Abraham Lincoln Ordered the Execution of 39 Men-Truth! & Fiction!
Summary of eRumor:
Abraham Lincoln ordered the mass execution of 39 men in 1862 for treaty violations like hunting on land outside of their reservation.
This eRumor is based on real events, but it gets most of the details wrong.
A Facebook post that appeared on social media includes a photo of dozens of men hanging from a gallow with a caption that begins:
“This picture is of 39 men that were ordered to be executed by Abraham Lincoln for treaty violations (hunting off of their assigned reservation). Yes the ‘Great Emancipator’ as the history books so fondly referred to him as.”
It’s true that 38 (not 39) Dakota men were executed on December 26, 1862, in America’s largest mass execution ever. But the eRumor’s first false claim is that the men were executed for things like “hunting off of their assigned reservation.”
The truth is that the Dakota men were hanged after a bloody conflict with white settlers. The Dakota were frustrated with late annuity payments for land, with corrupt traders and government officials, and with not having a way for their complaints to be heard, according to records kept by the University of Missouri-Kansas City.
Then, in August of 1862, it boiled over when four young Dakota men killed five white people, including a 14-year-old girl. The Dakota men got into an argument about stealing chicken eggs from a white farmer, and the killings were to prove to each other that they weren’t afraid of white men, Big Eagle, a member of the Dakota at the time, later recalled.
That led to a bloody conflict between the Dakota and the white settlers of Minnesota over the next couple months. There were as many as 600 white people killed and hundreds more Dakota. More than a thousand Dakota were taken prisoner and Colonel Henry Sibley — who had been appointed by Minnesota’s governor to handle the conflict — set up a military commission to try the prisoners for “murders and outrages” committed against Americans, according to historical accounts of the trials:
“The trials were elaborately conducted until the commission became acquainted with the details of the different outrages and battles, and then, the only point being the connection of the prisoner with them, five minutes would dispose of a case.
“If witnesses testified, or the prisoner admitted, that he was a participant, sufficient was established. As many as 40 were sometimes tried in a day. Those convicted of plundering were condemned to imprisonment; those engaged in individual massacres and in battles, to death.”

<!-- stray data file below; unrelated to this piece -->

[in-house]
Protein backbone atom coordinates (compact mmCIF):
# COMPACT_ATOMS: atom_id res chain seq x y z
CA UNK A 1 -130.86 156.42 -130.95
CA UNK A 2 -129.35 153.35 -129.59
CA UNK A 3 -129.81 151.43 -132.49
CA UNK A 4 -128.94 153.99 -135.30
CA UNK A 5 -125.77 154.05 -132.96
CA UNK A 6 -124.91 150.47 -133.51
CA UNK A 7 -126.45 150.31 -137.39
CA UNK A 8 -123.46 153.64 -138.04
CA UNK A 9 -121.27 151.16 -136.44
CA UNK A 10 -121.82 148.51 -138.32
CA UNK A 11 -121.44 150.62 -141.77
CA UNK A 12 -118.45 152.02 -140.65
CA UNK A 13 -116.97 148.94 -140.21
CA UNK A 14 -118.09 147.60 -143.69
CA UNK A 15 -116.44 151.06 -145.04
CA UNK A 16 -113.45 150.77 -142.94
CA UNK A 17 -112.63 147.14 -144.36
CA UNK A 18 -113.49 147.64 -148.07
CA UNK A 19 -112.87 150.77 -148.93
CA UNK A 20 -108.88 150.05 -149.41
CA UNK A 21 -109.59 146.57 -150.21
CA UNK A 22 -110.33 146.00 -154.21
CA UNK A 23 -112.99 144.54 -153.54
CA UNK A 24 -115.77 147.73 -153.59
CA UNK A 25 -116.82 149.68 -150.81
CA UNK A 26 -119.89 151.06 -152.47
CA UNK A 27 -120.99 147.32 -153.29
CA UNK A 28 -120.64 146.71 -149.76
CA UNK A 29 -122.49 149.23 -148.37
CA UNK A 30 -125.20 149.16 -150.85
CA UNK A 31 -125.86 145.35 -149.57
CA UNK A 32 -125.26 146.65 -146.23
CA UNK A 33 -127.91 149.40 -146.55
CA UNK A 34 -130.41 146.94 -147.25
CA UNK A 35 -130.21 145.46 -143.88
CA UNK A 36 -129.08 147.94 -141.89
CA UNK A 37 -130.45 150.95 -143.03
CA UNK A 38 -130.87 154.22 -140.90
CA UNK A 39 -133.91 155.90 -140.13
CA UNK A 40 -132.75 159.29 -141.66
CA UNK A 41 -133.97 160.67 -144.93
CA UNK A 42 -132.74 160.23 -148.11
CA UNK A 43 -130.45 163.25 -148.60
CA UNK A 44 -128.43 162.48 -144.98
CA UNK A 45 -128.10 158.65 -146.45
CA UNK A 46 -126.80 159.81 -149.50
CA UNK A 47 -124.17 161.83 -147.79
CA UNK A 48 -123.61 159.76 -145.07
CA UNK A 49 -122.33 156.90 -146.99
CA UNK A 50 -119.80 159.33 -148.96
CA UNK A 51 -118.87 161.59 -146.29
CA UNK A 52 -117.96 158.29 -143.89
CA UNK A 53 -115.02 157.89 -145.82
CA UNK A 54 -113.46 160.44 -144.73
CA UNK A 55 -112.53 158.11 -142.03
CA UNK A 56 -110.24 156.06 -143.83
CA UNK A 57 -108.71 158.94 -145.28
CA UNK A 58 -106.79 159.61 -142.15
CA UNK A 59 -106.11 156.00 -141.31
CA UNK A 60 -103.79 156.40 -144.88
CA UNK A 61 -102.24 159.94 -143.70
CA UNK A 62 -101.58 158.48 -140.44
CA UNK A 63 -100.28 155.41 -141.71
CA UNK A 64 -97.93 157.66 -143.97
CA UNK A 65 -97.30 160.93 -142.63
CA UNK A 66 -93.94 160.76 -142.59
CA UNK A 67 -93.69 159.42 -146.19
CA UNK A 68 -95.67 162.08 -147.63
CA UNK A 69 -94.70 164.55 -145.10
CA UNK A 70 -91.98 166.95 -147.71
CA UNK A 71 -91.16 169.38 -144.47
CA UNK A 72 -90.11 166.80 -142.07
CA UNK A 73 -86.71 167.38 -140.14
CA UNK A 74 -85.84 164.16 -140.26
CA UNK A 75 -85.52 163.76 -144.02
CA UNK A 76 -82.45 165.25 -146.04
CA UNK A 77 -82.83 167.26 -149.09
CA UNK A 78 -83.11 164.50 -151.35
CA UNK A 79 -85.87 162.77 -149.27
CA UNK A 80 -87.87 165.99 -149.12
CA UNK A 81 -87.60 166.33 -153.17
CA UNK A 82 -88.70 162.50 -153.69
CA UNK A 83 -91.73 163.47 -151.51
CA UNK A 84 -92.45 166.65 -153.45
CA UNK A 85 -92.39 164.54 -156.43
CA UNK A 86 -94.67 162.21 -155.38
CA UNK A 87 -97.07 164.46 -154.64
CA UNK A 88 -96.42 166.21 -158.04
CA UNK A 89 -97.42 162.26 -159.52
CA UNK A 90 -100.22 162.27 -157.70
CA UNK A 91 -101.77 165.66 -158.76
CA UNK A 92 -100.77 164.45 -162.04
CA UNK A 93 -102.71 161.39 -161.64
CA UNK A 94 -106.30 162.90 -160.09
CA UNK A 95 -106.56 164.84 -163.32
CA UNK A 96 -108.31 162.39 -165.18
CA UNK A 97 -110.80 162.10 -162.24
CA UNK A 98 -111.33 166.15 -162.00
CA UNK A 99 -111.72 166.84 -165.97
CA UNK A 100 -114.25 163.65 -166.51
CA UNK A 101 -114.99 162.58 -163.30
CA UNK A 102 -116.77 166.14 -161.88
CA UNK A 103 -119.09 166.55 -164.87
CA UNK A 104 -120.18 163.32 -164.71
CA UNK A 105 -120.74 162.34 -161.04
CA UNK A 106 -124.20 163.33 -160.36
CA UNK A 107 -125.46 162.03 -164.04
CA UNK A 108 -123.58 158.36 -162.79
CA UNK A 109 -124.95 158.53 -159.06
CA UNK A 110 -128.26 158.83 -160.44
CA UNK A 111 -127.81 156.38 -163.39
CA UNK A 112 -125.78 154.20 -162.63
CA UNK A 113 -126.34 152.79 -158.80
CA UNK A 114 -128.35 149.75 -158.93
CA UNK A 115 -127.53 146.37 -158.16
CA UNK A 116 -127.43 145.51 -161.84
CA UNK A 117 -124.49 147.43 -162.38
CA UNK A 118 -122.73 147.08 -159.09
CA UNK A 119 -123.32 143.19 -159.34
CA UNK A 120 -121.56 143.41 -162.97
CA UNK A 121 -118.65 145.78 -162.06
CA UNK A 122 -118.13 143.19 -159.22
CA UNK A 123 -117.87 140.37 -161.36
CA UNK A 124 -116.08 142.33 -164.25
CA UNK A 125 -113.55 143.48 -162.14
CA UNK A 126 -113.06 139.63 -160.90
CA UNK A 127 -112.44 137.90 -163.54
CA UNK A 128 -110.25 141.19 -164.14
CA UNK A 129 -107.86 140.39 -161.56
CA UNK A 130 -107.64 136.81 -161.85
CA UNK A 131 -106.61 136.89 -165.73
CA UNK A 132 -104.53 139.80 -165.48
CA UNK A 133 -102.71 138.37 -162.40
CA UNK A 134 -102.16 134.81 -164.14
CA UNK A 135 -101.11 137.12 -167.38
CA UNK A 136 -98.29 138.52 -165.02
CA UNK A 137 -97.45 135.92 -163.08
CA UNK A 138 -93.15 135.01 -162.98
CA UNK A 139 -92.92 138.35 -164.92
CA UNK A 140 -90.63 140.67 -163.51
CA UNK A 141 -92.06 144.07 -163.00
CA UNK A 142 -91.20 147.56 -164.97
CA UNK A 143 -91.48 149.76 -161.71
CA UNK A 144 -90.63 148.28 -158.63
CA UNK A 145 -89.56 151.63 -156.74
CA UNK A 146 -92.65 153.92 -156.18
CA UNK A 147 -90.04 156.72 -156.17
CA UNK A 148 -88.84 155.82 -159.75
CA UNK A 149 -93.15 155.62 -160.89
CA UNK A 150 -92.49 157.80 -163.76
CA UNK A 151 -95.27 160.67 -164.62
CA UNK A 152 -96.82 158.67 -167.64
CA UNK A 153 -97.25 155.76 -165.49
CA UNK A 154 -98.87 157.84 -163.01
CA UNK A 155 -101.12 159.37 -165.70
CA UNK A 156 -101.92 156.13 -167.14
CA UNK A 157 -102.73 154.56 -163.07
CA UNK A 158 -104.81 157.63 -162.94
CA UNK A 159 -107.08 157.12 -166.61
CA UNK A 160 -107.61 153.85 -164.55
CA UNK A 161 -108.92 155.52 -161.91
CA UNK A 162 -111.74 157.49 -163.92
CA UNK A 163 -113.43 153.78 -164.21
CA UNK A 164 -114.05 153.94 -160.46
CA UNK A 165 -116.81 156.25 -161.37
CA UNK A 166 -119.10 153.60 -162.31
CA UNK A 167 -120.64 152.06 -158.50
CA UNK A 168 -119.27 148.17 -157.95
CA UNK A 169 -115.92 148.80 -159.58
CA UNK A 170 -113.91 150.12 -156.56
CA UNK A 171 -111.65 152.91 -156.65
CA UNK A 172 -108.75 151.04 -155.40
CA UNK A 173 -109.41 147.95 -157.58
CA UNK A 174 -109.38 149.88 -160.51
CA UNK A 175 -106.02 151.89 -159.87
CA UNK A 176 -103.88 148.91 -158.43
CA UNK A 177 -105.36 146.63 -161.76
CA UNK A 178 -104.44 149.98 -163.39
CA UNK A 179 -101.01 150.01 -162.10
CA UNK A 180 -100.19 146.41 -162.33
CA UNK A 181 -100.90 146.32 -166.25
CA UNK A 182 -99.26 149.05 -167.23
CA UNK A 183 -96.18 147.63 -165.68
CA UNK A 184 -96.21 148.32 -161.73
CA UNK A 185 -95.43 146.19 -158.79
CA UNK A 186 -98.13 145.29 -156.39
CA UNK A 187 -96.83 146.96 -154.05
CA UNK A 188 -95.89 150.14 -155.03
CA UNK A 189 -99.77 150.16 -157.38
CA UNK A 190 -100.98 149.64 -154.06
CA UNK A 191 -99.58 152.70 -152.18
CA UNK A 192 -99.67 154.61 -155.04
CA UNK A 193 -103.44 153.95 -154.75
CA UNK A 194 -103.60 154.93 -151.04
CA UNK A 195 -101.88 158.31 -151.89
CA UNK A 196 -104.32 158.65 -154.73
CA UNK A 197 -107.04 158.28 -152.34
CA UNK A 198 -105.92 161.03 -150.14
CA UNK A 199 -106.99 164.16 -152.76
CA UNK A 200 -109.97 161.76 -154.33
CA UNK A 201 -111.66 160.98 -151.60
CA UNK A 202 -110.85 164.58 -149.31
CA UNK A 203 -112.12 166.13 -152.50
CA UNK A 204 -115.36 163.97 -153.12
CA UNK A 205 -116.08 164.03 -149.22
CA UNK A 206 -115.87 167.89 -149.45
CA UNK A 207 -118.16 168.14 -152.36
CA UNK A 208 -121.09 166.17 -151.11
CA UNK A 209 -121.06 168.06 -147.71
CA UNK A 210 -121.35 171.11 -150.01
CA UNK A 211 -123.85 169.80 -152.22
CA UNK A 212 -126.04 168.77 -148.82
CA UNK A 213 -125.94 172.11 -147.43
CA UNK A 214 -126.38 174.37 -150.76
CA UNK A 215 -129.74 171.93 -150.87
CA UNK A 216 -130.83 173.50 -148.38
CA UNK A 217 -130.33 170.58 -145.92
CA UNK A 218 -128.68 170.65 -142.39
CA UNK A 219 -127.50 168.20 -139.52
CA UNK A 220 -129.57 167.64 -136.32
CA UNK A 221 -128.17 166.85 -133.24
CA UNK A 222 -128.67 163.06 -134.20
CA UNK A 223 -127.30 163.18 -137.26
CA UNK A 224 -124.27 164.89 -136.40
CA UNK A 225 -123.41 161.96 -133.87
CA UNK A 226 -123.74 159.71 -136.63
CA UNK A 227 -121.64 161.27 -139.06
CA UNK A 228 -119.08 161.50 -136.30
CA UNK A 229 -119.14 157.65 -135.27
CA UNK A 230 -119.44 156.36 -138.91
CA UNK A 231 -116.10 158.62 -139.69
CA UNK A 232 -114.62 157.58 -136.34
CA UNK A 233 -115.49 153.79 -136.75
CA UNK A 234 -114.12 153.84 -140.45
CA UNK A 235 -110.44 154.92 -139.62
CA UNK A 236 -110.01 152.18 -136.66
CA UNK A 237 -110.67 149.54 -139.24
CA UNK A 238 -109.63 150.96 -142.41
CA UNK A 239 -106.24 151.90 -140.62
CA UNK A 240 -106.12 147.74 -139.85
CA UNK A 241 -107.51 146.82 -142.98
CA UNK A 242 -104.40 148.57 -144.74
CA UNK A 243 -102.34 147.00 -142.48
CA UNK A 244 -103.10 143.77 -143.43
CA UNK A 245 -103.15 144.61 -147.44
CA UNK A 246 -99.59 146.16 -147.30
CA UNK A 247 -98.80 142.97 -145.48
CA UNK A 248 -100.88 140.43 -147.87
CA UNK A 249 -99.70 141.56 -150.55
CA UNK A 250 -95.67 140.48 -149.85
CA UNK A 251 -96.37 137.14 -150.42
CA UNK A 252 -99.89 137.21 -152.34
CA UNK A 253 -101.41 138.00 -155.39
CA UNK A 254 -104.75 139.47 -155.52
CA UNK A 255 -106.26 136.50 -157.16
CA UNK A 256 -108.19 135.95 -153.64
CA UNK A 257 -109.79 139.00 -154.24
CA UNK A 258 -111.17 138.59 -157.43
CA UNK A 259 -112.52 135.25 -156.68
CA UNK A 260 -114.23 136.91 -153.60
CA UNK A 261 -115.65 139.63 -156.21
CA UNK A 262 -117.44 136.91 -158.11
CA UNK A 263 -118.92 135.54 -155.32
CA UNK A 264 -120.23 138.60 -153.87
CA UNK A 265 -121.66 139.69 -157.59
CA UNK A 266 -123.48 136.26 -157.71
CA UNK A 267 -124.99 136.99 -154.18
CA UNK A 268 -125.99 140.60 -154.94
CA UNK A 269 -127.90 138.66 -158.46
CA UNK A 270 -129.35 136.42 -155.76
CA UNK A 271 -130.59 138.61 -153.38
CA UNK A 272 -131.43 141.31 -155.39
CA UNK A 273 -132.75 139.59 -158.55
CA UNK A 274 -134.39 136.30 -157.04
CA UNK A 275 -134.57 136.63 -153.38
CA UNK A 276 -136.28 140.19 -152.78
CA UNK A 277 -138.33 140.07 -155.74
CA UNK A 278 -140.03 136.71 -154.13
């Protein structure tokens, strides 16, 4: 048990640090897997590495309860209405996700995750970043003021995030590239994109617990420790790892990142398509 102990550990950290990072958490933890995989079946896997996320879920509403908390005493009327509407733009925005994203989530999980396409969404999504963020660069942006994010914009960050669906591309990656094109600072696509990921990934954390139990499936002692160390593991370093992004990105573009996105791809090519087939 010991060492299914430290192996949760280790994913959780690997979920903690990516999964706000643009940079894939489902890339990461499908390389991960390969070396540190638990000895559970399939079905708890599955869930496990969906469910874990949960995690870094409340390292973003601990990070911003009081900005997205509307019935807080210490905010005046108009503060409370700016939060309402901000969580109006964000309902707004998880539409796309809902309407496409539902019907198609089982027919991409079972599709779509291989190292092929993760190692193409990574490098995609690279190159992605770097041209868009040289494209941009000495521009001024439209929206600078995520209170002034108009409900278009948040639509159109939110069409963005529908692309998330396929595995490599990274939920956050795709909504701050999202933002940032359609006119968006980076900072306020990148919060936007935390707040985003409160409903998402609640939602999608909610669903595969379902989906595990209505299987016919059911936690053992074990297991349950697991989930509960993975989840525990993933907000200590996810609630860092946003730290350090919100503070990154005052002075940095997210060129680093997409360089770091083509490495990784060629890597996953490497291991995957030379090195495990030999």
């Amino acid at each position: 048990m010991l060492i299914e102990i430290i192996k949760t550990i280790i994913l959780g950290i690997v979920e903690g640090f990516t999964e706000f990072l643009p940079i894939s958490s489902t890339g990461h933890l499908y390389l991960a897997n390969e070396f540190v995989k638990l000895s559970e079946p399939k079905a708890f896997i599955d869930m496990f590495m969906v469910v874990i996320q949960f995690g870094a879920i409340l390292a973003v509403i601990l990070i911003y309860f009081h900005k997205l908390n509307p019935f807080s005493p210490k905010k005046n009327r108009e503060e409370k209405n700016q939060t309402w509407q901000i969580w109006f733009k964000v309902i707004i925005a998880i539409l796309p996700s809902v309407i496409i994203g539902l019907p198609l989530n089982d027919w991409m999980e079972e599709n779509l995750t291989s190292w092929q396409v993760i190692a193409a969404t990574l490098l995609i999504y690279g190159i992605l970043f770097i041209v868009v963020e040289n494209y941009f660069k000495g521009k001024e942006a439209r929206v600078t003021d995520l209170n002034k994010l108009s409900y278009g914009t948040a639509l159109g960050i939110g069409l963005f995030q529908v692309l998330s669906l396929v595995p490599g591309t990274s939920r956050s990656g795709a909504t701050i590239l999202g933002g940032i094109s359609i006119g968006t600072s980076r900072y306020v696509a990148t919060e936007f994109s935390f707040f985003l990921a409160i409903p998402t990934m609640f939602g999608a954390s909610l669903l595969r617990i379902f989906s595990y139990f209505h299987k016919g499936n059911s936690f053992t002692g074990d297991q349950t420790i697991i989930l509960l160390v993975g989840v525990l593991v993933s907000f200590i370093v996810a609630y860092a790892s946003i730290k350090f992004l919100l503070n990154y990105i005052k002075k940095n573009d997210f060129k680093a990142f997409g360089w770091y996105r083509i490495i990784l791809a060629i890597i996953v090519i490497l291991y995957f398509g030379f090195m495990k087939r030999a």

The commission had sentenced 307 Dakota to death by the end of the trials. A list of Dakota men who were to be executed was sent to Abraham Lincoln for approval. And, this is the second time that the eRumor jumps the rails. Lincoln’s action to pardon most of the men infuriated Minnesotans and has been viewed by many as an example of Lincoln’s “Solomon-like wisdom,” according to the Johns Hopkins University Press:
“Lincoln willfully ordered this mass hanging in order to appease a Minnesota settler populace threatening riots and anarchy, perhaps even secession, if he did not do as they demanded.
“During the war trials that followed the 1862 conflict, President Lincoln was made aware of the conditions on the Dakota reservations, particularly at Lower Sioux, in addition to Minnesotans’ clarion call for the Dakotas’ extermination. With this in mind, the process through which Lincoln decided to reduce the number of condemned from three hundred and three to thirty-nine (with the thirty-ninth acquitted at the last moment) is seen by some as another example of this president’s Solomon-like wisdom. In other words, Lincoln is credited with having drawn a difficult compromise between a vengeful populace and a defeated Indian nation reduced to being prisoners of war. Even Dakota writer and activist Charles Alexander Eastman, whose father and uncles fought against the United States in 1862, expressed his gratitude for Lincoln’s magnanimity, when he stated in his 1915 book ‘The Indian To-Day’ that a ‘new Indian policy’ emerged when Lincoln refused ‘to order the execution of three hundred Sioux braves, whom a military court had, in less than two days, convicted of murder and condemned to be hung, in order to satisfy the clamor of the citizens of Minnesota.’”
It’s true that actions taken by Congress forced the Dakota from Minnesota after the executions were carried out on December 26, 1862 — but it’s not fair to place all the blame for that on Lincoln, the Minnesota Indian Affairs Council reports:
“The original Dakota Community was established by treaty in 1851. The treaty set aside a 10-mile wide strip of land on both sides of the Minnesota River as the permanent home of the Dakota. However, in the aftermath of the U.S.-Dakota Conflict of 1862, Congress abrogated all treaties made with them and the Dakota were forced from their homes in the state. The four communities were reestablished in their current localities by acts of Congress in 1886. The four Dakota Communities today represent small segments of the original reservation that were restored to the Dakota by Acts of Congress or Proclamations of the Secretary of Interior.”
Lastly, the photo of men hanging from a gallows that appears with the eRumor is likely not a photo of the actual Dakota execution. The photo doesn’t exist in the Minnesota Historical Society’s archive, and the men in the photo are dressed like Europeans, not Dakota. It’s highly unlikely that Minnesotans would have given Dakota men new pants, vests and coats before their execution.
In the end, a lot of factors led to the Dakota conflict and the fallout that followed it. Arguments can be made that the Dakota were treated unfairly, but its wrong to pin all the blame for the mass execution on Lincoln, as this eRumor attempts to do.